6561Re: Treenailing? WAS: Grain in joints and finishing questions
- Jul 1, 2006--- In email@example.com, "msgilliandurham"
>Treenails are basically wooden nails. There really isn't much
> > I'm guessing from the context that "treenailing" is using some kind
> of narrow pegs as if they were metal nails -- but could you
> elaborate, please?
difference between pegs and treenails, except the latter sounds
cooler. It's more the way they are used that's different: Treenailing
implies (to me at least) fixing one board atop another, whereas
pegging is a way to lock mortise and tenon joints together.
Note well, however, that these terms aren't rigidly defined, so other
writers may use them in different ways. (I think in boatbuilding a
treenail means a peg with a head, like an unthreaded bolt, so it can't
be pulled through a board. But what I know about boatbuilding
wouldn't cloud your vision if it was in your eye, so...)
>When pegging a wide, cross-grain mortise-and-tenon joint, you can
> Elongated how, please?
elongate the peg holes in the tenon so that the tenoned board can move
without opening up the joint. For example, a breadboard end might be
fixed with three (or five) pegs. The center one is done the usual way
(i.e. drawbored - the hole in the tenon is offset slightly toward the
shoulder, relative to the holes in the mortise) so all movement is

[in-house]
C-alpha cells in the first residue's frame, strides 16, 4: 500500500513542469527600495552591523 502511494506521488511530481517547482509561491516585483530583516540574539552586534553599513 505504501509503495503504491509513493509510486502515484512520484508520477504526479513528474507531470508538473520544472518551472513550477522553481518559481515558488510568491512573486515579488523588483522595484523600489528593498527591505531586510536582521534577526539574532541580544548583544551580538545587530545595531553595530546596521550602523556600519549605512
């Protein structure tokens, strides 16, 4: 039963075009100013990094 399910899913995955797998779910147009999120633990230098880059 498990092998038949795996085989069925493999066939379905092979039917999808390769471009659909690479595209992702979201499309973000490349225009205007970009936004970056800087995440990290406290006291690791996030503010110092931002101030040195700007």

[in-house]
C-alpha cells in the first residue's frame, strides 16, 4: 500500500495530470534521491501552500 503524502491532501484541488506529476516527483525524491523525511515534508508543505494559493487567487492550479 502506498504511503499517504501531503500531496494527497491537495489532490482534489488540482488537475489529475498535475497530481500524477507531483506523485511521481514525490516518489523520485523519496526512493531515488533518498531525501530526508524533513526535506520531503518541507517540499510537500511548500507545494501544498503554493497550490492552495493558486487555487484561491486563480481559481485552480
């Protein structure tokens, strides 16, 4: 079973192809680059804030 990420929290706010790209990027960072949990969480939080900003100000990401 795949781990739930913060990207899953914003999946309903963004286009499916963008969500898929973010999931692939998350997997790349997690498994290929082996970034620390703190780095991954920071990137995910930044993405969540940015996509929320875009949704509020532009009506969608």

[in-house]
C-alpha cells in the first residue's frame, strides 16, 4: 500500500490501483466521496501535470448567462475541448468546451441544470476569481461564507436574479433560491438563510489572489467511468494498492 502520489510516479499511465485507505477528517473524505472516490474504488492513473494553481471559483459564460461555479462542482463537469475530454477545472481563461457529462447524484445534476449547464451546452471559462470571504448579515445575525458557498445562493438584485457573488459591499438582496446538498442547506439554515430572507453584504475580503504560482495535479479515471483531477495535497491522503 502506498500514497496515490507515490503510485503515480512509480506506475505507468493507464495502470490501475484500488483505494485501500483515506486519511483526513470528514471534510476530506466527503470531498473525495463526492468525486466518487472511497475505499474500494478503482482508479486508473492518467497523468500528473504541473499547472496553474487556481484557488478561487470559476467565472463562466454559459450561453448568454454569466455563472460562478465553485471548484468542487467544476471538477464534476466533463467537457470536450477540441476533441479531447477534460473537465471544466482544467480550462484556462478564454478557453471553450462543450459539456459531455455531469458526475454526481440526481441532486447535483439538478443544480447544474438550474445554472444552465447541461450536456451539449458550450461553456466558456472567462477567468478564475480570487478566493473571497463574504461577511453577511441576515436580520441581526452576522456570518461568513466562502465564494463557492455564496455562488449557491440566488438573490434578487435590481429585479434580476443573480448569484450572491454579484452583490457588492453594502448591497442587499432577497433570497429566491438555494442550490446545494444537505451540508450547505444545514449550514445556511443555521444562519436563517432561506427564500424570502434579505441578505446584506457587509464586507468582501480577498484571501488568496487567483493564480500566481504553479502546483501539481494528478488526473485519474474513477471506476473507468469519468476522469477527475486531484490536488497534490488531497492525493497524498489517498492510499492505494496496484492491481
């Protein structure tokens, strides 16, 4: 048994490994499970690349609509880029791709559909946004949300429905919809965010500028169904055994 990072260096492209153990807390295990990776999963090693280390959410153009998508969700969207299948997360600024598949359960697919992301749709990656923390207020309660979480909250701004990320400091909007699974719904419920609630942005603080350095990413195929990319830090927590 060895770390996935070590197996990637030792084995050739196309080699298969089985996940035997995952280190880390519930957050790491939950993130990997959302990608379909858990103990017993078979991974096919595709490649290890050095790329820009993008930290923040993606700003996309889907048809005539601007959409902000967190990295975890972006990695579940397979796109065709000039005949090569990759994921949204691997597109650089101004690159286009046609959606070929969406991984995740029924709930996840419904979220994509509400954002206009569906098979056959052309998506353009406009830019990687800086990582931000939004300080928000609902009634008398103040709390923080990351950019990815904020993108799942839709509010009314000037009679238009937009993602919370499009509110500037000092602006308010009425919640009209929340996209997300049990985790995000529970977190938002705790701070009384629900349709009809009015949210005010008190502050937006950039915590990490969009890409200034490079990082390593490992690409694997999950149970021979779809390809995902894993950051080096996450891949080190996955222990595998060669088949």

away from the center. The other holes (also drawbored) can be
elongated slightly across the grain, so that the tabletop can shrink
or swell without cracking.
I don't think this was ordinarily done much in the MA because thick
riven planks don't actually move that much, and because the pegs are
flexible enough to accommodate some movement. But I wouldn't be
surprised to see it on clamped-front chests or tabletops in the late MA.
> Also, the book which started my thinking about this issue, saysThis is true only if the board is losing moisture and shrinking. The
> that "when assembing a box or drawer [this is one where the grain of
> all four sides is the same] turn the boards so tha annuual rings
> curve out [...] The board's natural tendency to cup will keep the
> corner joints tight at the edges."
outside of a log shrinks more than the inside, so it cups opposite the
curvature of the rings. It's also only true for plainsawn (flatsawn)
lumber. Quartersawn lumber has little tendency to cup.
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